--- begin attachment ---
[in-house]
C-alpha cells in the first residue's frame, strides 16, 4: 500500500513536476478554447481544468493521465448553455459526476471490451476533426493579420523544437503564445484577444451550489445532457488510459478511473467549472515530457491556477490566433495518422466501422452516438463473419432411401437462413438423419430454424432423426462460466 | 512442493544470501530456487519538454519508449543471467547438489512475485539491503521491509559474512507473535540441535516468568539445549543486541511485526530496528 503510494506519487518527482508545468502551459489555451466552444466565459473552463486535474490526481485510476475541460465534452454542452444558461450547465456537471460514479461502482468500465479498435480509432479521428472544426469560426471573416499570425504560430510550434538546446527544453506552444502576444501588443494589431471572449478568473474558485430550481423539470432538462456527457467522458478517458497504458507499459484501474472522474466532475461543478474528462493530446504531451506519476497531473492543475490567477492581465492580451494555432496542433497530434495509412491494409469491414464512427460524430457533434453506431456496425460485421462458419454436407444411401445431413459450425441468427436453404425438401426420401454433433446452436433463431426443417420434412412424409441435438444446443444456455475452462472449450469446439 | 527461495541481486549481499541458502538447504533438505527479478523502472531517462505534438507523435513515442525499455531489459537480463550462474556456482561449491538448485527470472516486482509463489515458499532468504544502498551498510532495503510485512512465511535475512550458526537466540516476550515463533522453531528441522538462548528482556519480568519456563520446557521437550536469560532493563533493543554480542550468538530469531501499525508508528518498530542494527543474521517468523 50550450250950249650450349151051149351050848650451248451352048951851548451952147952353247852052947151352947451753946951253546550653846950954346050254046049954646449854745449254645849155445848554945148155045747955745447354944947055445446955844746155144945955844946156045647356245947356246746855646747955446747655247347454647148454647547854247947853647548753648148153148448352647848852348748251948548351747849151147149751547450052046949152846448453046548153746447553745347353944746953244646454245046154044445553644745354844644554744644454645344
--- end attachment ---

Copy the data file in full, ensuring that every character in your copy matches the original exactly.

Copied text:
[in-house]
C-alpha cells in the first residue's frame, strides 16, 4: 500500500513536476478554447481544468493521465448553455459526476471490451476533426493579420523544437503564445484577444451550489445532457488510459478511473467549472515530457491556477490566433495518422466501422452516438463473419432411401437462413438423419430454424432423426462460466 | 512442493544470501530456487519538454519508449543471467547438489512475485539491503521491509559474512507473535540441535516468568539445549543486541511485526530496528 503510494506519487518527482508545468502551459489555451466552444466565459473552463486535474490526481485510476475541460465534452454542452444558461450547465456537471460514479461502482468500465479498435480509432479521428472544426469560426471573416499570425504560430510550434538546446527544453506552444502576444501588443494589431471572449478568473474558485430550481423539470432538462456527457467522458478517458497504458507499459484501474472522474466532475461543478474528462493530446504531451506519476497531473492543475490567477492581465492580451494555432496542433497530434495509412491494409469491414464512427460524430457533434453506431456496425460485421462458419454436407444411401445431413459450425441468427436453404425438401426420401454433433446452436433463431426443417420434412412424409441435438444446443444456455475452462472449450469446439 | 527461495541481486549481499541458502538447504533438505527479478523502472531517462505534438507523435513515442525499455531489459537480463550462474556456482561449491538448485527470472516486482509463489515458499532468504544502498551498510532495503510485512512465511535475512550458526537466540516476550515463533522453531528441522538462548528482556519480568519456563520446557521437550536469560532493563533493543554480542550468538530469531501499525508508528518498530542494527543474521517468523 50550450250950249650450349151051149351050848650451248451352048951851548451952147952353247852052947151352947451753946951253546550653846950954346050254046049954646449854745449254645849155445848554945148155045747955745447354944947055445446955844746155144945955844946156045647356245947356246746855646747955446747655247347454647148454647547854247947853647548753648148153148448352647848852348748251948548351747849151147149751547450052046949152846448453046548153746447553745347353944746953244646454245046154044445553644745354844644554744644454645344